Transport alternatives to cars
Limit as much as possible use of personal cars for tourism, whether for travel to the destination or for day trips from the place of accommodation.
Make staff aware of other means of transport.
The use of personal vehicles engenders many harmful effects, that need to be mitigated: pollution, operating costs, traffic congestion, parking problems, etc.
Guests and staff may appreciate being informed of other options, and this may be an incentive for them to use other means of transport.
- Inform customers and staff and raise awareness of other means of transport.
- Provide as much information as possible on transport to your establishment – bus, coach, train, seasonal shuttle, etc. – either orally or on your website.
Explain details of itinerary, schedule and costs as clearly as possible. Where does one buy tickets? Is exact change required? What line does one take, in which direction, to which stop? Describe in detail the itinerary on foot from the stop to the final arrival point.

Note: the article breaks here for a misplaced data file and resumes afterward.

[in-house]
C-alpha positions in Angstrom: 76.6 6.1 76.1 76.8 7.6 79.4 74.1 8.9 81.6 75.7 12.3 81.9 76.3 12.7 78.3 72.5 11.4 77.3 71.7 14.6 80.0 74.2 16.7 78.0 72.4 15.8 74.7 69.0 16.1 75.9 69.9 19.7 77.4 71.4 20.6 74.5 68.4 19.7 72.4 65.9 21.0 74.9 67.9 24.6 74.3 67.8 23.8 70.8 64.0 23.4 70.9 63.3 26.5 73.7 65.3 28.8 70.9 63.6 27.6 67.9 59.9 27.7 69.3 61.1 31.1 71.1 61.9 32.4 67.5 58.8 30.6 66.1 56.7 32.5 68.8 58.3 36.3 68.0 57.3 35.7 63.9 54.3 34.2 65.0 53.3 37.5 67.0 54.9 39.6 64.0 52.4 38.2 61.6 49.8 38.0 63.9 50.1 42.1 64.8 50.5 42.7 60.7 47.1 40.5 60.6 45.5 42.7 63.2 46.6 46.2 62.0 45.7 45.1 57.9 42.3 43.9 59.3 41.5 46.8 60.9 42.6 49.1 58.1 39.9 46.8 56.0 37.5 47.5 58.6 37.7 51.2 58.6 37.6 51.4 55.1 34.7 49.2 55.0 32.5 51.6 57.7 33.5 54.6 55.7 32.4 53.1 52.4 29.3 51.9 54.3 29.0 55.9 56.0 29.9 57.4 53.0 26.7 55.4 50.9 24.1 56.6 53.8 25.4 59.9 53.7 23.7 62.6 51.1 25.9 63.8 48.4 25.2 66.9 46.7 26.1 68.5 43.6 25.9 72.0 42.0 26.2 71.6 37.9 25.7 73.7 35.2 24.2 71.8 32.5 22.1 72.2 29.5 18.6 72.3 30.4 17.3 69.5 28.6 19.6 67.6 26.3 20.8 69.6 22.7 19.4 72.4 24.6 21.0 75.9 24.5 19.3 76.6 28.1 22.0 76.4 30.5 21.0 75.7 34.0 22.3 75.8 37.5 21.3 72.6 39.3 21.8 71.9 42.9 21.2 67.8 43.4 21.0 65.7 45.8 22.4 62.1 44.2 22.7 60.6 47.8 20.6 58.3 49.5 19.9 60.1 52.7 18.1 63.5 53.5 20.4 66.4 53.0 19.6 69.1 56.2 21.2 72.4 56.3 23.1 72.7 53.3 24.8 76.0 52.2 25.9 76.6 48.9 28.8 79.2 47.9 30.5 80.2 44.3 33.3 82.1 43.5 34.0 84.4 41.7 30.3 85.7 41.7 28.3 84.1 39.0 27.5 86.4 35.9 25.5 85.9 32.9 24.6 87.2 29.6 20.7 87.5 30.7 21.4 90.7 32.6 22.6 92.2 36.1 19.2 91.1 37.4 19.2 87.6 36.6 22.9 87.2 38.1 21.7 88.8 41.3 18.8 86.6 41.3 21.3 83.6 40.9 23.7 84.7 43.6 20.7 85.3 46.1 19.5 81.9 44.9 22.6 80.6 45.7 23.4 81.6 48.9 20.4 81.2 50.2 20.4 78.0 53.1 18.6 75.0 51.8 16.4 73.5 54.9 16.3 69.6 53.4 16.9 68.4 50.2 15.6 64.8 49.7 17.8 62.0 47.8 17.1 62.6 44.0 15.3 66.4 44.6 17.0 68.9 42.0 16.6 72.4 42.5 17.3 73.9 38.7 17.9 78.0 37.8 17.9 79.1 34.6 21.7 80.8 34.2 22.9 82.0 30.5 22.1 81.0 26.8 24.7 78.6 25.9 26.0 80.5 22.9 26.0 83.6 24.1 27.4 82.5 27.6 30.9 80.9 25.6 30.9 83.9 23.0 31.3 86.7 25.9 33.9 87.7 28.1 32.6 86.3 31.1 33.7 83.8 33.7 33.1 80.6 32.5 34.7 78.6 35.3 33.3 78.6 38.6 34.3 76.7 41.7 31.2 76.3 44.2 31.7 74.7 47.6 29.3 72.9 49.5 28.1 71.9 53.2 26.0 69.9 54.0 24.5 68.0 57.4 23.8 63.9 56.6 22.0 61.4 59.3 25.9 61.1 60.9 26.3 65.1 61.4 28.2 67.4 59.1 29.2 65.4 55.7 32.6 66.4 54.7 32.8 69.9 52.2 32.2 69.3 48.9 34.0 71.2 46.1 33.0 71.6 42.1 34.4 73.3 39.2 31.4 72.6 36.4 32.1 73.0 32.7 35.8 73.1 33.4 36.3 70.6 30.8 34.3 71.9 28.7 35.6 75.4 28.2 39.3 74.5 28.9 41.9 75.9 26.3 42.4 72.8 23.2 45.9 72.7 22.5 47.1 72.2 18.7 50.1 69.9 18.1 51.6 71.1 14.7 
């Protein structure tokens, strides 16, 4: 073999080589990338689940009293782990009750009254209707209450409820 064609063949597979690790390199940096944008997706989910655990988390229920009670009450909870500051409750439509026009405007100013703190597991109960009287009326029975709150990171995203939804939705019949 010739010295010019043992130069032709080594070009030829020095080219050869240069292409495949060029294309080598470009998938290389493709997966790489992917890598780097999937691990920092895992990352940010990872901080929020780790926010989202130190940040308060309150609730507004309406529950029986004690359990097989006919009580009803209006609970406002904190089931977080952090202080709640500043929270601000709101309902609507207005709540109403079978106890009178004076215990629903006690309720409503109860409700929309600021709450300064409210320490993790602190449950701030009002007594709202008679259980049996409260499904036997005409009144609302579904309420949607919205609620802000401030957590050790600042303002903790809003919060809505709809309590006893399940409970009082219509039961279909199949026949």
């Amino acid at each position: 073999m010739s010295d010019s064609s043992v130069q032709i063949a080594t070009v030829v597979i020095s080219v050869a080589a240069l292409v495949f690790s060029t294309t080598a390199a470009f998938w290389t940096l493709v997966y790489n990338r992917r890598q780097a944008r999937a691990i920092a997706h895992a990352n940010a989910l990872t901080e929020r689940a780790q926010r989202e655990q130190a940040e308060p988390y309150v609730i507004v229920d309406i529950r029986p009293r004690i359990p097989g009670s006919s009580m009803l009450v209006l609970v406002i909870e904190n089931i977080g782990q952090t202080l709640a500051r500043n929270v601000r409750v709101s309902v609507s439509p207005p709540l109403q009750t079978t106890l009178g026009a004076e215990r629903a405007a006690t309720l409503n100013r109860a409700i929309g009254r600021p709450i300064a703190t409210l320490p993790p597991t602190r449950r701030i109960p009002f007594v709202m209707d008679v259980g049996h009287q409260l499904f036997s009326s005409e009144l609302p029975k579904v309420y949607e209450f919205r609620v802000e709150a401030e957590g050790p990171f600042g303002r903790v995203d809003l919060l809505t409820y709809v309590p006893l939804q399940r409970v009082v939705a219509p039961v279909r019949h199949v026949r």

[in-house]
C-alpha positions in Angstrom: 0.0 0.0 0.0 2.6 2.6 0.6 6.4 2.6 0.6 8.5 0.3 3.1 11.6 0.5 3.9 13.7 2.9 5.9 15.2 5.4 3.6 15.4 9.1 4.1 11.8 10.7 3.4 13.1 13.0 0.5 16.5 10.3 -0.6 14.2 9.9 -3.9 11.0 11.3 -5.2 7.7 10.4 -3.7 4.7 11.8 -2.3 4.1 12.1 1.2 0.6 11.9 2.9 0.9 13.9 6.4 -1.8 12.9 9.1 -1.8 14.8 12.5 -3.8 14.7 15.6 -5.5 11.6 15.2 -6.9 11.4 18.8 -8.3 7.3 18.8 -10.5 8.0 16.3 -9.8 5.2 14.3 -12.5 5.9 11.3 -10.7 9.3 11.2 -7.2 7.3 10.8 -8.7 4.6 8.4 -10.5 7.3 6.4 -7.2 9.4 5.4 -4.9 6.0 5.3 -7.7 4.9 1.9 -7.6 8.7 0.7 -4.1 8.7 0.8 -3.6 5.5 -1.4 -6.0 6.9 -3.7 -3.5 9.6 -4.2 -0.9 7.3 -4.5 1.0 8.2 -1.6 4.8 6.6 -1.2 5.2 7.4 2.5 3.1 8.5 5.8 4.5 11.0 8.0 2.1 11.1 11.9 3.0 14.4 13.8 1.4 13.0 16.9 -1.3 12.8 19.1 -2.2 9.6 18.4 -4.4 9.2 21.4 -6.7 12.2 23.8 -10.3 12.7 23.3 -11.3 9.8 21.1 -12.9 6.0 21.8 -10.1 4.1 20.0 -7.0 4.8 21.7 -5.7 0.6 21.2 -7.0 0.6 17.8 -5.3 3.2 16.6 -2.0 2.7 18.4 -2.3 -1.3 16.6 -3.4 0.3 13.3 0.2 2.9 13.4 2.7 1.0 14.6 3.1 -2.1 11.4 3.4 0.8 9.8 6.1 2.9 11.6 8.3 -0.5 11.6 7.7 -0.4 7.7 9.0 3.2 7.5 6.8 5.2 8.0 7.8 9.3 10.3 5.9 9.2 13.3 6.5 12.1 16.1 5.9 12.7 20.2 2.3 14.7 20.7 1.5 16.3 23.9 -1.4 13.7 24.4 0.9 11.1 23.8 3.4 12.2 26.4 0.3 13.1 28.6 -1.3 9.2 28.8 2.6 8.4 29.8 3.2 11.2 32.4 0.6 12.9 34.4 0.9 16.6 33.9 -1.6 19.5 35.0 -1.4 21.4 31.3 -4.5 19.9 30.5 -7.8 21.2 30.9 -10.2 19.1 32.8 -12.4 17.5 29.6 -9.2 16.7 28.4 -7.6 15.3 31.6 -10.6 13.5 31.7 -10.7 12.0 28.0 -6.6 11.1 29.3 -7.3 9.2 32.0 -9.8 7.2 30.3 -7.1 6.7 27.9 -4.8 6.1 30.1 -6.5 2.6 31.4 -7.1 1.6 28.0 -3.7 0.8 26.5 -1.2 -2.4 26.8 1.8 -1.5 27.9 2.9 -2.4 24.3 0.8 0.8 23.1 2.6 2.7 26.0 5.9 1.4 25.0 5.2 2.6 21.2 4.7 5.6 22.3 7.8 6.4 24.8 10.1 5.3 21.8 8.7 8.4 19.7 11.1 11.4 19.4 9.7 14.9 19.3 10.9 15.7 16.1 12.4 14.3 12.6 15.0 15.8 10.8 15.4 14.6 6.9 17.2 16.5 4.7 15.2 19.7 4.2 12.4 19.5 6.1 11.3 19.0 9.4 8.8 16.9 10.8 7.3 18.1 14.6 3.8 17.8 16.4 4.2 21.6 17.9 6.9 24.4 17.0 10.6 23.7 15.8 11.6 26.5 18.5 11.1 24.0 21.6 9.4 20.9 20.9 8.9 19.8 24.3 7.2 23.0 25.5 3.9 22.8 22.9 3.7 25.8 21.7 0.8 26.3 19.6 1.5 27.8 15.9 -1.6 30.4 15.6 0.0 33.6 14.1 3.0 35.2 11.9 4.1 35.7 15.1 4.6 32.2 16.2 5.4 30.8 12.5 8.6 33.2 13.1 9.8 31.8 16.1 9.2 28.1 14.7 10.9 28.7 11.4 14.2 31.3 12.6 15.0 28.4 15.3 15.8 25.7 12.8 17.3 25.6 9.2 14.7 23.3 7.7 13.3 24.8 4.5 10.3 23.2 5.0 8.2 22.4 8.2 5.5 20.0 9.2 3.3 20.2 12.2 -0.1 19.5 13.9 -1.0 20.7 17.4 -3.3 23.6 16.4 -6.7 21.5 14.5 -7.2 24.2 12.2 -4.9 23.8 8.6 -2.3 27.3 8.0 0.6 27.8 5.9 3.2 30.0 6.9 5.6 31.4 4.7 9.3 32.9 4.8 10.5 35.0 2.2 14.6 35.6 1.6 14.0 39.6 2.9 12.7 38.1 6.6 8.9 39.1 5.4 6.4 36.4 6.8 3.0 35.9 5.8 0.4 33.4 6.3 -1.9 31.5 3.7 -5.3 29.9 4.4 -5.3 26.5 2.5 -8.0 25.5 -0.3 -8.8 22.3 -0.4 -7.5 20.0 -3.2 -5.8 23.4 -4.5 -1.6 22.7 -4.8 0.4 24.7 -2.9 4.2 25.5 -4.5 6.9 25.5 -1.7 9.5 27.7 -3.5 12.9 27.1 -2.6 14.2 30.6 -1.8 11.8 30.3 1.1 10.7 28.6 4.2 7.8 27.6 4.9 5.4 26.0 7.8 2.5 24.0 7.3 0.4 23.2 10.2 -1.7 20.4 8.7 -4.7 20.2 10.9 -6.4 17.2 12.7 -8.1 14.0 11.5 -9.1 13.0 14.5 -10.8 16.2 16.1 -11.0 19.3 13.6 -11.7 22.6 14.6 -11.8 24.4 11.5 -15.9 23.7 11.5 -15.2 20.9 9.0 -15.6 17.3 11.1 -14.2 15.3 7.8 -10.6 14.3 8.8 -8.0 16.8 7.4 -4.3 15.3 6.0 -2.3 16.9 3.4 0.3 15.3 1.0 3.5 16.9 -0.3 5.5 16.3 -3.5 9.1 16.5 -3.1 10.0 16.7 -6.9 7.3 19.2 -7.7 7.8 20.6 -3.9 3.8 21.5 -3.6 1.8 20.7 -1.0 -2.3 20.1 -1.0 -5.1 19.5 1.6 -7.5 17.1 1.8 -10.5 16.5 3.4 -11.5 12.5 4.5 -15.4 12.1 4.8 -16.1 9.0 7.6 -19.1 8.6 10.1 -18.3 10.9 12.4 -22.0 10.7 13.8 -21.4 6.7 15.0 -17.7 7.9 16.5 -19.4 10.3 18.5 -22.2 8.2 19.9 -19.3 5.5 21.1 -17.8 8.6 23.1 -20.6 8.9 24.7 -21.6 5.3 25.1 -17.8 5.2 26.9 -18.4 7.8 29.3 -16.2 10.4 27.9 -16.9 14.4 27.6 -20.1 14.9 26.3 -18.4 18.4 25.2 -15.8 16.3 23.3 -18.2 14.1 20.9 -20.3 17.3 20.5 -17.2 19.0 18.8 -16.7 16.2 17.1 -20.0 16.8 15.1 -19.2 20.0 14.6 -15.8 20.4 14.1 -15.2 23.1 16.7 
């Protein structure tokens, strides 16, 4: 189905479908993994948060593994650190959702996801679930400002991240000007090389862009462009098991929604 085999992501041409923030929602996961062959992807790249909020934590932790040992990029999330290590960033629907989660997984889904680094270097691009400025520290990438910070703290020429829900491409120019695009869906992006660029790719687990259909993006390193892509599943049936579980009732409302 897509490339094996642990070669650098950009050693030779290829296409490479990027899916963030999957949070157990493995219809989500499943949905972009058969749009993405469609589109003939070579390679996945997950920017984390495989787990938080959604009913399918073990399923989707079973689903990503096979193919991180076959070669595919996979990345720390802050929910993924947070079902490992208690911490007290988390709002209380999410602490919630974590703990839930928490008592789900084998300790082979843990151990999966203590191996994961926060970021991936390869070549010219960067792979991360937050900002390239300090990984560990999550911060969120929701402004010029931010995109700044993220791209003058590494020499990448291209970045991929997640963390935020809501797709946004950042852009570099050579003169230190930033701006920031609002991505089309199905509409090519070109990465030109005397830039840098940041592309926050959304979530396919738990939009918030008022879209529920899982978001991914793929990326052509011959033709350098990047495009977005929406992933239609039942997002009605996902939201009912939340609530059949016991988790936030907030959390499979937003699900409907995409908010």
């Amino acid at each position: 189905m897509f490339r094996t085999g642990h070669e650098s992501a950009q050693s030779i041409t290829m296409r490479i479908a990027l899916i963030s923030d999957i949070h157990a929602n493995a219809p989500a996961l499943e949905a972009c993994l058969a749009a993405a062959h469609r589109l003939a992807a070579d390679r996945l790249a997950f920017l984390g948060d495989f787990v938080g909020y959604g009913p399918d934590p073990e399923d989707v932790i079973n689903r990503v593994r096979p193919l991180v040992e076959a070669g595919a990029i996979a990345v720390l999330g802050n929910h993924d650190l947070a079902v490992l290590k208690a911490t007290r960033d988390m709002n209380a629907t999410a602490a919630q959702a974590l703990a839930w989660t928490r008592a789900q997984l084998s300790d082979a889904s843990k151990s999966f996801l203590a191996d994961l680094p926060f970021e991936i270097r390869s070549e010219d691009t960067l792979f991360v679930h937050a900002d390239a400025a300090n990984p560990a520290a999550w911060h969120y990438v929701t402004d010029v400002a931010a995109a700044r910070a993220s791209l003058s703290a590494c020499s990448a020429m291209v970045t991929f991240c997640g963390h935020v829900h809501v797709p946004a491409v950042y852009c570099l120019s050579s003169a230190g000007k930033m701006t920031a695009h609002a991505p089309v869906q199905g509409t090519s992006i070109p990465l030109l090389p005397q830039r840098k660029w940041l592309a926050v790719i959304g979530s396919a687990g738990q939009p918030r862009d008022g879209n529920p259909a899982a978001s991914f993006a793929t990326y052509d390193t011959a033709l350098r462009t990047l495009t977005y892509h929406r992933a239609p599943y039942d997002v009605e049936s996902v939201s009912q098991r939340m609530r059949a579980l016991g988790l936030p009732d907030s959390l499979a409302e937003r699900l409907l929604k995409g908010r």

Give links to relevant websites.
- Provide information to customers and seasonal workers so that they do not have to use their personal vehicle: bus, coach, train, seasonal shuttle, closest station or bus stop, transport service maps, schedules, fares.
- Inform visitors if your establishment can be reached by footpath or bicycle path. Indicate the nearest place to rent bicycles.
- Create a fleet of bicycles available at your establishment (standard or electric bikes), or develop a partnership with rental company.
- Propose shared-ride services for customers (for example, fill up cars with guests who want to go a the local market).
- Suggest pedestrian itineraries for getting into town and for visiting local sites of interest.
- Practical concerns: cut down on traffic near and within the establishment > fewer adverse effects
- Environmental concerns: reduce greenhouse gas emissions
- Economic gains: customers save money on gas while avoiding traffic and parking difficulties.
A preliminary survey of transport options must be compiled, and then regularly updated. Local tourism offices often have a good deal of useful information.